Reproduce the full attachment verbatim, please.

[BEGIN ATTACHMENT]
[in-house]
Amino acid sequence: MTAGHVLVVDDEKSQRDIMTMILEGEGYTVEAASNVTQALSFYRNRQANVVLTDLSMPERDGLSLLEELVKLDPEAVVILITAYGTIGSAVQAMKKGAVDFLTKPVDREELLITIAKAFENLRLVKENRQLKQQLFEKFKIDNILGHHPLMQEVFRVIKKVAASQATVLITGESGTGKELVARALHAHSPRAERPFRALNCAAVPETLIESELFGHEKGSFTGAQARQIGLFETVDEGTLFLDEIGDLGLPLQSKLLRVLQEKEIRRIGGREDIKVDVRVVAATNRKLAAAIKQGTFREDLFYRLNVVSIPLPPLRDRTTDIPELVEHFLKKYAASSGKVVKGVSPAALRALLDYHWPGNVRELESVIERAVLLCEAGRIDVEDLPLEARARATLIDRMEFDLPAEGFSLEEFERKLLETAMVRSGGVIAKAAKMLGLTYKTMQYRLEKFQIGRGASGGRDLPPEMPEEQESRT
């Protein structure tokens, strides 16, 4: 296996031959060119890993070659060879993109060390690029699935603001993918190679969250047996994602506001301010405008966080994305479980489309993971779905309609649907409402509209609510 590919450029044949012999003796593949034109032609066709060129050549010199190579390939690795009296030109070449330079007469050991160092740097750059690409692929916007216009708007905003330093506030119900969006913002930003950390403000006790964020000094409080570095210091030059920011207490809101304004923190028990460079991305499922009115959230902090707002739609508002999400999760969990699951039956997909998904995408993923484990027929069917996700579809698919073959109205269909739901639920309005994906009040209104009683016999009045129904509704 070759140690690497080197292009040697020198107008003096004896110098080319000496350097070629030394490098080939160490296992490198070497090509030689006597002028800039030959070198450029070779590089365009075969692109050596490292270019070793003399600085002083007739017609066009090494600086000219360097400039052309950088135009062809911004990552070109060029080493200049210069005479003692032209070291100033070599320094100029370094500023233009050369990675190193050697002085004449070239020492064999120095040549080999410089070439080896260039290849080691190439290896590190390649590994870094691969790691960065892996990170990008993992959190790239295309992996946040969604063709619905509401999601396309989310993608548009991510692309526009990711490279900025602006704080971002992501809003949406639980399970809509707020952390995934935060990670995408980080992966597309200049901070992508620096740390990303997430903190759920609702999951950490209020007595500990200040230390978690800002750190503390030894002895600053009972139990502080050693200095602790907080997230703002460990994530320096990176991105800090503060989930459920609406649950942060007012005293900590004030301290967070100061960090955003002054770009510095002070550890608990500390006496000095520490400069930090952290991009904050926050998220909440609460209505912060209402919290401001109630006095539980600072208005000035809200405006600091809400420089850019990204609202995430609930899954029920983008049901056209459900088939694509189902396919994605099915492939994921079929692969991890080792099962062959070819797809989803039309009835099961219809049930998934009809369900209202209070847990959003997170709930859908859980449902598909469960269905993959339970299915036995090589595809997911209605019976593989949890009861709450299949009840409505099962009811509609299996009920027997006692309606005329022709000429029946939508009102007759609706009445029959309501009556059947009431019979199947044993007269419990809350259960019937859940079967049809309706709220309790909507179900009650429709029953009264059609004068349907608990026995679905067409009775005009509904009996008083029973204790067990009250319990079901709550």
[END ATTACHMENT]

[in-house]
Amino acid sequence: MTAGHVLVVDDEKSQRDIMTMILEGEGYTVEAASNVTQALSFYRNRQANVVLTDLSMPERDGLSLLEELVKLDPEAVVILITAYGTIGSAVQAMKKGAVDFLTKPVDREELLITIAKAFENLRLVKENRQLKQQLFEKFKIDNILGHHPLMQEVFRVIKKVAASQATVLITGESGTGKELVARALHAHSPRAERPFRALNCAAVPETLIESELFGHEKGSFTGAQARQIGLFETVDEGTLFLDEIGDLGLPLQSKLLRVLQEKEIRRIGGREDIKVDVRVVAATNRKLAAAIKQGTFREDLFYRLNVVSIPLPPLRDRTTDIPELVEHFLKKYAASSGKVVKGVSPAALRALLDYHWPGNVRELESVIERAVLLCEAGRIDVEDLPLEARARATLIDRMEFDLPAEGFSLEEFERKLLETAMVRSGGVIAKAAKMLGLTYKTMQYRLEKFQIGRGASGGRDLPPEMPEEQESRT
């Protein structure tokens, strides 16, 4: 296996031959060119890993070659060879993109060390690029699935603001993918190679969250047996994602506001301010405008966080994305479980489309993971779905309609649907409402509209609510 590919450029044949012999003796593949034109032609066709060129050549010199190579390939690795009296030109070449330079007469050991160092740097750059690409692929916007216009708007905003330093506030119900969006913002930003950390403000006790964020000094409080570095210091030059920011207490809101304004923190028990460079991305499922009115959230902090707002739609508002999400999760969990699951039956997909998904995408993923484990027929069917996700579809698919073959109205269909739901639920309005994906009040209104009683016999009045129904509704 070759140690690497080197292009040697020198107008003096004896110098080319000496350097070629030394490098080939160490296992490198070497090509030689006597002028800039030959070198450029070779590089365009075969692109050596490292270019070793003399600085002083007739017609066009090494600086000219360097400039052309950088135009062809911004990552070109060029080493200049210069005479003692032209070291100033070599320094100029370094500023233009050369990675190193050697002085004449070239020492064999120095040549080999410089070439080896260039290849080691190439290896590190390649590994870094691969790691960065892996990170990008993992959190790239295309992996946040969604063709619905509401999601396309989310993608548009991510692309526009990711490279900025602006704080971002992501809003949406639980399970809509707020952390995934935060990670995408980080992966597309200049901070992508620096740390990303997430903190759920609702999951950490209020007595500990200040230390978690800002750190503390030894002895600053009972139990502080050693200095602790907080997230703002460990994530320096990176991105800090503060989930459920609406649950942060007012005293900590004030301290967070100061960090955003002054770009510095002070550890608990500390006496000095520490400069930090952290991009904050926050998220909440609460209505912060209402919290401001109630006095539980600072208005000035809200405006600091809400420089850019990204609202995430609930899954029920983008049901056209459900088939694509189902396919994605099915492939994921079929692969991890080792099962062959070819797809989803039309009835099961219809049930998934009809369900209202209070847990959003997170709930859908859980449902598909469960269905993959339970299915036995090589595809997911209605019976593989949890009861709450299949009840409505099962009811509609299996009920027997006692309606005329022709000429029946939508009102007759609706009445029959309501009556059947009431019979199947044993007269419990809350259960019937859940079967049809309706709220309790909507179900009650429709029953009264059609004068349907608990026995679905067409009775005009509904009996008083029973204790067990009250319990079901709550």